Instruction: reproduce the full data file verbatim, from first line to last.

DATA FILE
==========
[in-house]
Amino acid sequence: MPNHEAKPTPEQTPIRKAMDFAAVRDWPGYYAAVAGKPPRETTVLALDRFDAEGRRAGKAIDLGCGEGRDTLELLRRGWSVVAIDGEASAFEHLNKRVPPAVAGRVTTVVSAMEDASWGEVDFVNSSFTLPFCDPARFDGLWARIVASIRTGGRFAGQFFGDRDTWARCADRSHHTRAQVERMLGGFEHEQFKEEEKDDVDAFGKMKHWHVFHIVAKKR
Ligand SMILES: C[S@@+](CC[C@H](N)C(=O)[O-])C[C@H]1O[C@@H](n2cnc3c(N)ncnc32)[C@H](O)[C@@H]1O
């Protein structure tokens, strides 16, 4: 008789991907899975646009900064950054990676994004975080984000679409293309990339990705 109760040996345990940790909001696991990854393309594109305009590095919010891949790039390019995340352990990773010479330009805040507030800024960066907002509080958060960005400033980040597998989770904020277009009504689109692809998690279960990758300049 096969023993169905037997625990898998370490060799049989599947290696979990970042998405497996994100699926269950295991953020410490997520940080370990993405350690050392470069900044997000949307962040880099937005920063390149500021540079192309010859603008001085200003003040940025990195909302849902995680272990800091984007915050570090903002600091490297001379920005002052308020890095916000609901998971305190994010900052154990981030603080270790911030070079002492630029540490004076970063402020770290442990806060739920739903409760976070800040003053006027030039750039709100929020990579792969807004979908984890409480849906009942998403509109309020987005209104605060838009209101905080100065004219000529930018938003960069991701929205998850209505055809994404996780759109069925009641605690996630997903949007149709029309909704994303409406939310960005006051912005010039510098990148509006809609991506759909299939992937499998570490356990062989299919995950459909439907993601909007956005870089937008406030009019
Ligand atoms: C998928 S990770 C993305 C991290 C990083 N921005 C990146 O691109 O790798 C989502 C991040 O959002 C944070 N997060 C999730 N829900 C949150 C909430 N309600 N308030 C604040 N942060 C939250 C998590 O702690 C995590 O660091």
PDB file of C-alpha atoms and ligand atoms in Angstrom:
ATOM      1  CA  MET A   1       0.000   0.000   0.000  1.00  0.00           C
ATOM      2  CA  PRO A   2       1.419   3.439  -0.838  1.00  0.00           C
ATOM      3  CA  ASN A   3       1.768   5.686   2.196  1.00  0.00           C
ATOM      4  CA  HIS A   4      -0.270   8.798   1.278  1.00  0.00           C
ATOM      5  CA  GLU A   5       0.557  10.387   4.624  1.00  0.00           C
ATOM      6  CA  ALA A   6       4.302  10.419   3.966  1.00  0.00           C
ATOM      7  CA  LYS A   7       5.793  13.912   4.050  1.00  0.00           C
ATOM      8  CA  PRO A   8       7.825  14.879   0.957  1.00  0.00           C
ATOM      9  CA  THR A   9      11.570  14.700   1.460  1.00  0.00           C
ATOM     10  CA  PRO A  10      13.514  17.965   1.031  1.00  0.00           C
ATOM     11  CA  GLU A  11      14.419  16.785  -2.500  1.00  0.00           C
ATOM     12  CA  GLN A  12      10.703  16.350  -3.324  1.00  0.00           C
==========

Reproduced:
[in-house]
Amino acid sequence: MPNHEAKPTPEQTPIRKAMDFAAVRDWPGYYAAVAGKPPRETTVLALDRFDAEGRRAGKAIDLGCGEGRDTLELLRRGWSVVAIDGEASAFEHLNKRVPPAVAGRVTTVVSAMEDASWGEVDFVNSSFTLPFCDPARFDGLWARIVASIRTGGRFAGQFFGDRDTWARCADRSHHTRAQVERMLGGFEHEQFKEEEKDDVDAFGKMKHWHVFHIVAKKR
Ligand SMILES: C[S@@+](CC[C@H](N)C(=O)[O-])C[C@H]1O[C@@H](n2cnc3c(N)ncnc32)[C@H](O)[C@@H]1O
């Protein structure tokens, strides 16, 4: 008789991907899975646009900064950054990676994004975080984000679409293309990339990705 109760040996345990940790909001696991990854393309594109305009590095919010891949790039390019995340352990990773010479330009805040507030800024960066907002509080958060960005400033980040597998989770904020277009009504689109692809998690279960990758300049 096969023993169905037997625990898998370490060799049989599947290696979990970042998405497996994100699926269950295991953020410490997520940080370990993405350690050392470069900044997000949307962040880099937005920063390149500021540079192309010859603008001085200003003040940025990195909302849902995680272990800091984007915050570090903002600091490297001379920005002052308020890095916000609901998971305190994010900052154990981030603080270790911030070079002492630029540490004076970063402020770290442990806060739920739903409760976070800040003053006027030039750039709100929020990579792969807004979908984890409480849906009942998403509109309020987005209104605060838009209101905080100065004219000529930018938003960069991701929205998850209505055809994404996780759109069925009641605690996630997903949007149709029309909704994303409406939310960005006051912005010039510098990148509006809609991506759909299939992937499998570490356990062989299919995950459909439907993601909007956005870089937008406030009019
Ligand atoms: C998928 S990770 C993305 C991290 C990083 N921005 C990146 O691109 O790798 C989502 C991040 O959002 C944070 N997060 C999730 N829900 C949150 C909430 N309600 N308030 C604040 N942060 C939250 C998590 O702690 C995590 O660091």
PDB file of C-alpha atoms and ligand atoms in Angstrom:
ATOM      1  CA  MET A   1       0.000   0.000   0.000  1.00  0.00           C
ATOM      2  CA  PRO A   2       1.419   3.439  -0.838  1.00  0.00           C
ATOM      3  CA  ASN A   3       1.768   5.686   2.196  1.00  0.00           C
ATOM      4  CA  HIS A   4      -0.270   8.798   1.278  1.00  0.00           C
ATOM      5  CA  GLU A   5       0.557  10.387   4.624  1.00  0.00           C
ATOM      6  CA  ALA A   6       4.302  10.419   3.966  1.00  0.00           C
ATOM      7  CA  LYS A   7       5.793  13.912   4.050  1.00  0.00           C
ATOM      8  CA  PRO A   8       7.825  14.879   0.957  1.00  0.00           C
ATOM      9  CA  THR A   9      11.570  14.700   1.460  1.00  0.00           C
ATOM     10  CA  PRO A  10      13.514  17.965   1.031  1.00  0.00           C
ATOM     11  CA  GLU A  11      14.419  16.785  -2.500  1.00  0.00           C
ATOM     12  CA  GLN A  12      10.703  16.350  -3.324  1.00  0.00           C